In passing Clean Up Green Up in 2016, the city formally recognized the group’s critical role in the community. “Nobody knows the needs of a community better than its own residents,” says Lauren Faber O’Connor, the chief sustainability officer in the L.A. Mayor’s Office, “and engaging these groups ensures that local governments can design policies and programs that meet the needs specific to those communities.”
The ordinance ensures that complaints and violations raised by residents like Lujan are addressed and provides an ombudsman both for the area’s many industrial businesses trying to operate more cleanly and for the community members trying to enforce changes. Formerly, before the city would respond to an issue, Pacoima residents had to file 5 to 10 individual complaints.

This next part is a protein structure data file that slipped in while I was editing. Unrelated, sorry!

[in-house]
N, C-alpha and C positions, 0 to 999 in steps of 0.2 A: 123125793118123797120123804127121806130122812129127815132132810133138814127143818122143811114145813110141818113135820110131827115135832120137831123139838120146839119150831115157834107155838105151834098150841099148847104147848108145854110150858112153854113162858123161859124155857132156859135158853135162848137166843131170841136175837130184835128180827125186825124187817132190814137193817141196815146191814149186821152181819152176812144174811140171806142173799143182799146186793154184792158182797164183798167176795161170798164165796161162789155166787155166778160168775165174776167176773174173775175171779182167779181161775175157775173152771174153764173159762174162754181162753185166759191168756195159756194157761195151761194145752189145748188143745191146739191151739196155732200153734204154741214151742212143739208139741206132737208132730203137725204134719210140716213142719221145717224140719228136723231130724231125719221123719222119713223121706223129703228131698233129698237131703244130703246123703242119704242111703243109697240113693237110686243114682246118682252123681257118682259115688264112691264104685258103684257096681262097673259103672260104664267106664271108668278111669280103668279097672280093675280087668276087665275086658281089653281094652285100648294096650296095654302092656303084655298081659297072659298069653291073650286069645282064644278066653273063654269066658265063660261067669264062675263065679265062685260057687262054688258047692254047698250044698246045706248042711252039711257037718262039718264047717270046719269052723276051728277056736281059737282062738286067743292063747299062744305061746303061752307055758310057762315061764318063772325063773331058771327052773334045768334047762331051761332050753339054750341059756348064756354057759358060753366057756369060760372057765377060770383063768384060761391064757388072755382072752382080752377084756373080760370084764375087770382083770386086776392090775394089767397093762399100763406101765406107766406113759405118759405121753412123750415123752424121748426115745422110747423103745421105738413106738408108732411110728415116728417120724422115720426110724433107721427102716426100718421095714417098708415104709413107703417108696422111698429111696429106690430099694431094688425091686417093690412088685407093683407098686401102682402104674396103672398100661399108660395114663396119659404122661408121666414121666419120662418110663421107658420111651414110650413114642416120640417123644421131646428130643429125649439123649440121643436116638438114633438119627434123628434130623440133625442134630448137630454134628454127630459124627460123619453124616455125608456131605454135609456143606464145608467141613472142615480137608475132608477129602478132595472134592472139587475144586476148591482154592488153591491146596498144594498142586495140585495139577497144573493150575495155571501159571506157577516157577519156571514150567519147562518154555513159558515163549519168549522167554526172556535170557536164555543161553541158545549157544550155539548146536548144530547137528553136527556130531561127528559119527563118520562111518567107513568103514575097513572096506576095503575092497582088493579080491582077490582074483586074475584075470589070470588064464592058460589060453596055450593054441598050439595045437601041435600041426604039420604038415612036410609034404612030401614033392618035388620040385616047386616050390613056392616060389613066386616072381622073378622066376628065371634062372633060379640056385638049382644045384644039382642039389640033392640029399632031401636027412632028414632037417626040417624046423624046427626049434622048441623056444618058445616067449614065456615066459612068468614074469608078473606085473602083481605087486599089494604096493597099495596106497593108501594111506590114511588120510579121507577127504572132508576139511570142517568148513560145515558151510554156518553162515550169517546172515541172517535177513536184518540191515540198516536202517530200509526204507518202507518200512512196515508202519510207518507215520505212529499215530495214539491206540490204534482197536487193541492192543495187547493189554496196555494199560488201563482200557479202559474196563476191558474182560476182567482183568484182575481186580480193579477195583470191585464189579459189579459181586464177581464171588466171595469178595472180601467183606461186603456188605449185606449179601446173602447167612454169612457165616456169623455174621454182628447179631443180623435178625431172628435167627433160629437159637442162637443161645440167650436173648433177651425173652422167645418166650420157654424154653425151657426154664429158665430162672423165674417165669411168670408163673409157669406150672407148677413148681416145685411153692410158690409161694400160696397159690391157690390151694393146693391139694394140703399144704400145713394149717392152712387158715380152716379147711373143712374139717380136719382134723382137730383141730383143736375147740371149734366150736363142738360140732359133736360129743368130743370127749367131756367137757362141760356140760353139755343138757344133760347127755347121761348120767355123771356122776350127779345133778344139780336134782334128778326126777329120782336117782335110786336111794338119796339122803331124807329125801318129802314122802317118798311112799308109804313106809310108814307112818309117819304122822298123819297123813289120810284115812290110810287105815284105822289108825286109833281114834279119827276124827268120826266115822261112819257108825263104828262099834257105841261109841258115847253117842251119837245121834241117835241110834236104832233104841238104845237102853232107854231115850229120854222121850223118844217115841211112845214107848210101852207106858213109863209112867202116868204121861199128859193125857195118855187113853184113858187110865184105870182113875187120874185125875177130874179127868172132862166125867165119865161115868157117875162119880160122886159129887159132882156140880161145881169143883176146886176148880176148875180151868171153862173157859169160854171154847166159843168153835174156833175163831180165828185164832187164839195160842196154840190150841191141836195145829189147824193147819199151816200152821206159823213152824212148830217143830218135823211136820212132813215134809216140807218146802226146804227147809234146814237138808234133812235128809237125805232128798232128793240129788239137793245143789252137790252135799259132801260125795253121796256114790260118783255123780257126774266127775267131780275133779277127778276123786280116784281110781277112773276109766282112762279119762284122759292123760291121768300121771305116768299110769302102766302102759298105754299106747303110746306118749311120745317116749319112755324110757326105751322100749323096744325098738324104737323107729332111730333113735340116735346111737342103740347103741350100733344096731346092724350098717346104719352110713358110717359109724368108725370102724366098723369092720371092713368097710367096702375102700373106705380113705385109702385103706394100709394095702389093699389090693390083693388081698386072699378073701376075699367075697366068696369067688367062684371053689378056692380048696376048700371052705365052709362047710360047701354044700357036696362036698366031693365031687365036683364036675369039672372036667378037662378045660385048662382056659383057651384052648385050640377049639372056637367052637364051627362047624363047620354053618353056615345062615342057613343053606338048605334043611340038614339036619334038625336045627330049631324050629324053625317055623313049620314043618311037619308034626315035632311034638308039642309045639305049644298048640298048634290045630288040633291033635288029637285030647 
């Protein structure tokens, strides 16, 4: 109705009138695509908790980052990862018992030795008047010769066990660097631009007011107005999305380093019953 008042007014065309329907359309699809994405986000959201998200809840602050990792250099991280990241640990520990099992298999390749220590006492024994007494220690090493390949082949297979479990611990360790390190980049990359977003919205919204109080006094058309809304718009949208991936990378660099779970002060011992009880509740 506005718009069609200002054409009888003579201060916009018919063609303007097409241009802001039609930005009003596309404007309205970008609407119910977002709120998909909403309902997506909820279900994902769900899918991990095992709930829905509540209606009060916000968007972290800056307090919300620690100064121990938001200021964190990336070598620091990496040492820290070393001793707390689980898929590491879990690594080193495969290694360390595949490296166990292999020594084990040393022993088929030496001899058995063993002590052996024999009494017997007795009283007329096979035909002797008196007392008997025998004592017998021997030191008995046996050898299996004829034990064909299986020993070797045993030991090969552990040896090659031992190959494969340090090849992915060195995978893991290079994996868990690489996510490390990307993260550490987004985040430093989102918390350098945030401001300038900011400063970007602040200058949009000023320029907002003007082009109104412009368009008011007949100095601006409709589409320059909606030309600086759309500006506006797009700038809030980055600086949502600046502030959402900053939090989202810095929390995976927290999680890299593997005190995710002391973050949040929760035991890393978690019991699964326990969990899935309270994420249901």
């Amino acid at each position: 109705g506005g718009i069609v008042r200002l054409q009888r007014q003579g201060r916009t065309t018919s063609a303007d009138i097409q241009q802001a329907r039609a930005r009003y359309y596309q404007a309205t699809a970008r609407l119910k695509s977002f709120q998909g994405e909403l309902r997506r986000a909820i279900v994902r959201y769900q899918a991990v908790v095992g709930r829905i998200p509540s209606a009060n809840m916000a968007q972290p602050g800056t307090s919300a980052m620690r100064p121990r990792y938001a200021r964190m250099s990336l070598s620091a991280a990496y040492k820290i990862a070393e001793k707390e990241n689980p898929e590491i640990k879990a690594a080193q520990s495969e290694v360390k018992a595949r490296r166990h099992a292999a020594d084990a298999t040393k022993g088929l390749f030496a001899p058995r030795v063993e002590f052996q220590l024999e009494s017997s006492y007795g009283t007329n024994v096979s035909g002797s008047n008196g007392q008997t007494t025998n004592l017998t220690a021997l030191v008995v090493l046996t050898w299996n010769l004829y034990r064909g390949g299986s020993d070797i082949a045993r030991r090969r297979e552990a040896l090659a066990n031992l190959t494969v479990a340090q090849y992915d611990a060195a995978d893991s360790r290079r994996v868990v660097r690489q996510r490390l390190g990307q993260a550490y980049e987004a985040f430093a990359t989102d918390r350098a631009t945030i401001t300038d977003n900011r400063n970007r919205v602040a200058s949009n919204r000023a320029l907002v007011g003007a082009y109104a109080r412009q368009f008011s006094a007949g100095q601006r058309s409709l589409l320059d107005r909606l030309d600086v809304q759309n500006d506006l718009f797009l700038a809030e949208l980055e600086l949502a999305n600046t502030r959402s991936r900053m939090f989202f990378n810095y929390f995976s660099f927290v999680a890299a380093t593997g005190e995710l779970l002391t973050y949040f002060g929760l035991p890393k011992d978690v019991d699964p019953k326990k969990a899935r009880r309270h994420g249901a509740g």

It’s a critical change for Pacoima. Surrounded by three freeways and bisected by a railroad, the neighborhood has one of the greatest concentrations of waste-sorting facilities and junk car–processing plants in the city and is short on open space and sidewalks. More than 85 percent of people living in Pacoima are Latino; many are public housing tenants. Residents are woefully accustomed to poor air and water quality and high rates of childhood obesity. The neighborhood has also seen high rates of crime, and in 1994 it ranked as San Fernando Valley’s poorest.